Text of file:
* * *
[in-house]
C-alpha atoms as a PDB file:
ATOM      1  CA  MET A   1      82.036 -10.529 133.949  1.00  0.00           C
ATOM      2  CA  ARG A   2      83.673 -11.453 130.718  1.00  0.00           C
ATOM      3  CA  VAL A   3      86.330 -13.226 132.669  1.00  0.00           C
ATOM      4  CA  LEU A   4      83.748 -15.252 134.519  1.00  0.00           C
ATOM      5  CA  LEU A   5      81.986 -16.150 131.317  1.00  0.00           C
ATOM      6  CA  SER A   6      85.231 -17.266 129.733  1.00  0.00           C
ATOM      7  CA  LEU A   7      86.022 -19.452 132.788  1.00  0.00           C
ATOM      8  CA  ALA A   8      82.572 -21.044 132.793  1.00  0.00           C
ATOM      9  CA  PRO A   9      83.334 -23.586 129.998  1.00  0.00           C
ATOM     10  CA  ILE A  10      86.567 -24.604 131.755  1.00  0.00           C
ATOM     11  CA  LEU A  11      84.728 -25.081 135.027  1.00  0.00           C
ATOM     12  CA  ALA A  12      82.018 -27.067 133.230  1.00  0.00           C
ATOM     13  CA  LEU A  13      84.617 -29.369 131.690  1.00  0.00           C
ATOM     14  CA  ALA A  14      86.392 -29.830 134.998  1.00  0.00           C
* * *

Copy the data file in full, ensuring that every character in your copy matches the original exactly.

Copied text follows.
[in-house]
C-alpha atoms as a PDB file:
ATOM      1  CA  MET A   1      82.036 -10.529 133.949  1.00  0.00           C
ATOM      2  CA  ARG A   2      83.673 -11.453 130.718  1.00  0.00           C
ATOM      3  CA  VAL A   3      86.330 -13.226 132.669  1.00  0.00           C
ATOM      4  CA  LEU A   4      83.748 -15.252 134.519  1.00  0.00           C
ATOM      5  CA  LEU A   5      81.986 -16.150 131.317  1.00  0.00           C
ATOM      6  CA  SER A   6      85.231 -17.266 129.733  1.00  0.00           C
ATOM      7  CA  LEU A   7      86.022 -19.452 132.788  1.00  0.00           C
ATOM      8  CA  ALA A   8      82.572 -21.044 132.793  1.00  0.00           C
ATOM      9  CA  PRO A   9      83.334 -23.586 129.998  1.00  0.00           C
ATOM     10  CA  ILE A  10      86.567 -24.604 131.755  1.00  0.00           C
ATOM     11  CA  LEU A  11      84.728 -25.081 135.027  1.00  0.00           C
ATOM     12  CA  ALA A  12      82.018 -27.067 133.230  1.00  0.00           C
ATOM     13  CA  LEU A  13      84.617 -29.369 131.690  1.00  0.00           C
ATOM     14  CA  ALA A  14      86.392 -29.830 134.998  1.00  0.00           C